Some leading experts question the science behind the treatment. “Vision therapy, in the vast majority of children, does not play a role in helping a child read,” said Dr. Melanie Kazlas, a pediatric ophthalmologist at Massachusetts Eye and Ear Infirmary and Children’s Hospital. Kazlas recommends traditional interventions like working with a reading specialist. “There is no harm in such treatments yet we don’t want the child to have a delay in having more effective treatment,” she said.

But Marah Snoeyink is convinced vision therapy works. She says she saw a drastic improvement in her son over the course of treatment and the vision therapy was the only thing that was different. “The scientists, they have their own data, but I have personal experience. I have seen the changes and the way it has affected my son and that makes all the difference in the world to me,” she said.

It’s making a big difference for Jacob as well. He told us he loves reading now and particularly likes a book he got for cub scouts. “It explains how to do all kinds of cool stuff,” he said.

The treatment is expensive, about $3,000 for the 20 week program. But once the student completes the program, it’s rare that they would require any additional follow-up.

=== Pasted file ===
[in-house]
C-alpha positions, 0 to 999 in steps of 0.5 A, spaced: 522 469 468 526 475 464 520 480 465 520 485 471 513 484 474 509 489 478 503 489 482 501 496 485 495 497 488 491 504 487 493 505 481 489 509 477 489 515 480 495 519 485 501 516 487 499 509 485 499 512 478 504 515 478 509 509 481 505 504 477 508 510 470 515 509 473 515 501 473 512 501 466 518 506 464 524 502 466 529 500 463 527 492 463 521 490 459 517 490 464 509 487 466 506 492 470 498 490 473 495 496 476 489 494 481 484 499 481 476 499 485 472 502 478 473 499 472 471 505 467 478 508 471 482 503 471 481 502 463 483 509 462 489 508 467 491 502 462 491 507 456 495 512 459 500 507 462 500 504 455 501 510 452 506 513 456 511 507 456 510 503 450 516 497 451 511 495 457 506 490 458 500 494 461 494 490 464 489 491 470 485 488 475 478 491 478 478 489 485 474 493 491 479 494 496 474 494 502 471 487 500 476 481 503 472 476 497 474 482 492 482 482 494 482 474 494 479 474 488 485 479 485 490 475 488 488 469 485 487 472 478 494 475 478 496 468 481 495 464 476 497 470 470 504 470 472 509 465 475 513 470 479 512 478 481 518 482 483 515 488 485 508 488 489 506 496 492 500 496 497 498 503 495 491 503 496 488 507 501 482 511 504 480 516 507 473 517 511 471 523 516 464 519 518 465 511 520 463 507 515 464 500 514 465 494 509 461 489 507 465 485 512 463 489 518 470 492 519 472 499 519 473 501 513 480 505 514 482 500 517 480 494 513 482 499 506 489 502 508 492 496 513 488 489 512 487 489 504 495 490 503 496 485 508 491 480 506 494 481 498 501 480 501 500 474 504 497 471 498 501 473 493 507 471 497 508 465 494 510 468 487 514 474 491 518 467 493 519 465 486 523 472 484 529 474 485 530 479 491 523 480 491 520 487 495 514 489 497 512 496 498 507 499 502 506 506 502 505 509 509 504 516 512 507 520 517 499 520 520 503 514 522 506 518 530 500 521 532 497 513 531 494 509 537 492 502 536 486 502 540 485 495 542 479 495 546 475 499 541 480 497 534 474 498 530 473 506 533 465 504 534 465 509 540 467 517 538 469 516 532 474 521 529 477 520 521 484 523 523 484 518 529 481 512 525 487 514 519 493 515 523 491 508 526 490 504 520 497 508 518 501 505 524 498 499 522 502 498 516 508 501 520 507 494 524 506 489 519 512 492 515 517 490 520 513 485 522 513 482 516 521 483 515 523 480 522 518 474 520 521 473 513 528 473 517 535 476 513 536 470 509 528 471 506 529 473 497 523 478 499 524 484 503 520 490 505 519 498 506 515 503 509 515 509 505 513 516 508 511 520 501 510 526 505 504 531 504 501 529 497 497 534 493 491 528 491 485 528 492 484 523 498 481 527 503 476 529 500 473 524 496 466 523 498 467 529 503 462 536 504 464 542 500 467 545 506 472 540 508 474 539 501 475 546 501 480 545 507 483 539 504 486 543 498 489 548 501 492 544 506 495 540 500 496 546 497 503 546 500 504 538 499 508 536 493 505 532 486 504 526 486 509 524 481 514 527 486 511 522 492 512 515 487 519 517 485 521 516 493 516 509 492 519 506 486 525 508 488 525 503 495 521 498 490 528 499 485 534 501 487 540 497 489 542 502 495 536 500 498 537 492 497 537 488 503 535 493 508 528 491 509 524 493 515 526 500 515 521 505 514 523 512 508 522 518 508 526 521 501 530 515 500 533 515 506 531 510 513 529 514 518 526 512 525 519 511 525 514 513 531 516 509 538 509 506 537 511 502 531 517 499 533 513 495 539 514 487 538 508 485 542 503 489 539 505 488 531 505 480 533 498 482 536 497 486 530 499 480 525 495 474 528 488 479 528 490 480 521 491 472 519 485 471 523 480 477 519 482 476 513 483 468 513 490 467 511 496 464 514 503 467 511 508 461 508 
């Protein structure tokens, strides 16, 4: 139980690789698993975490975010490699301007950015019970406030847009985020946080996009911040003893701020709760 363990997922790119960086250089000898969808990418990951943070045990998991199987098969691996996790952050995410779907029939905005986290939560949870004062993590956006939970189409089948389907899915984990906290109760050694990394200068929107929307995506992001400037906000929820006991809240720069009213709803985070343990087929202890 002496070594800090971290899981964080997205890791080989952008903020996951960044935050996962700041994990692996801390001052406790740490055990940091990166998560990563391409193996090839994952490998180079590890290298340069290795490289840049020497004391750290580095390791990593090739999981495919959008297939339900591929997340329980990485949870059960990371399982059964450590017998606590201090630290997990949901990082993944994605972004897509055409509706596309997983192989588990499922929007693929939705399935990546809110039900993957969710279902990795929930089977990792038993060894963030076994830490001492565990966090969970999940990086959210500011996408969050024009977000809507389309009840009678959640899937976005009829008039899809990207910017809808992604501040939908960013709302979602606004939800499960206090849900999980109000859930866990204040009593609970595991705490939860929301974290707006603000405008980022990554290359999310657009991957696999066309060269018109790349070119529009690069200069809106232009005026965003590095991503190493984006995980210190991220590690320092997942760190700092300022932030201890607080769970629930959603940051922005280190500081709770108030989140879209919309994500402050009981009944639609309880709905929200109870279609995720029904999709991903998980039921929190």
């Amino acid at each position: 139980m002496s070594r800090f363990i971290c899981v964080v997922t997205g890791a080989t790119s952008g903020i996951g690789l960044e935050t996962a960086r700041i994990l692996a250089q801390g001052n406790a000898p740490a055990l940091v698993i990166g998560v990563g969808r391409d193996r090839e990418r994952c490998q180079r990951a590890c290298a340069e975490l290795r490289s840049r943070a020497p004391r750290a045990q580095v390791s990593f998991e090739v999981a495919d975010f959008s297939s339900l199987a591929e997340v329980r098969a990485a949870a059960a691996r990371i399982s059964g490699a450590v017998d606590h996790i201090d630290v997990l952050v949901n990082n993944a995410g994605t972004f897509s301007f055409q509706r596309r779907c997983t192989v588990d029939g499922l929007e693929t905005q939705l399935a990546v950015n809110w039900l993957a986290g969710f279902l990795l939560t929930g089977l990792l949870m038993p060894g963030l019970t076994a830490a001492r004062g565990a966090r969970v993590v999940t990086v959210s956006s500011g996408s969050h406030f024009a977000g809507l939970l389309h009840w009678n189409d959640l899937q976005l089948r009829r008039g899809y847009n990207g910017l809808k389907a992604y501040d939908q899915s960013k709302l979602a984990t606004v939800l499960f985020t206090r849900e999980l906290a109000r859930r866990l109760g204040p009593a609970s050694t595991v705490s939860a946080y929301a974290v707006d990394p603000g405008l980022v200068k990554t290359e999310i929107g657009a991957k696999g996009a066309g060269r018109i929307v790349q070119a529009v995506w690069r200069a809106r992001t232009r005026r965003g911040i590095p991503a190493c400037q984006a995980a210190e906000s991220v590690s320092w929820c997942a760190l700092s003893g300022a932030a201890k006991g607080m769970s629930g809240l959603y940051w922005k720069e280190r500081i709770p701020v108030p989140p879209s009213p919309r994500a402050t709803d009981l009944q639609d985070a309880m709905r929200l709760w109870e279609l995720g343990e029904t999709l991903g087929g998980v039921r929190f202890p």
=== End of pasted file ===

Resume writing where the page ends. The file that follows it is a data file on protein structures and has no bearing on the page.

More from Paula Ebben
  • Dan

    Why is the title to this article “Unusual Therapy…” The ophthalmologist quoted is biased and many kids that are helped with vision therapy have already gone through traditional reading specialists with little to no improvement!

    • Pablo

      We can only accept what we already know, were taught or believe. This is sometimes the attitude of medicine and science. Otherwise it is unusual or odd. That’s why there are many alternate therapies today that do work. Is the earth still flat or the center of the solar system? Perhaps Dr. John’s treatments don’t require a prescription, surgery, or a special ed plan. For some, it appears to work. Try going through life today without reading.

      • Dr John Abbondanza

        My point exactly. Thanks for the comment Pablo.
        Dr. John Abbondanza

  • Linda

    Wish I could afford to try this. My daughter does have a reading problem and has for years. Her proplem is with tracking words on the page. She has a special ruler to help keep track of the words. If this worked she would be reading at grade level. She is in the 4th grade and reading at the 2nd grade level. She does get help at school with her reading but if this worked she wouldn’t need the help anymore and wouldn’t mind doing reading.

    • Dr. John Abbondanza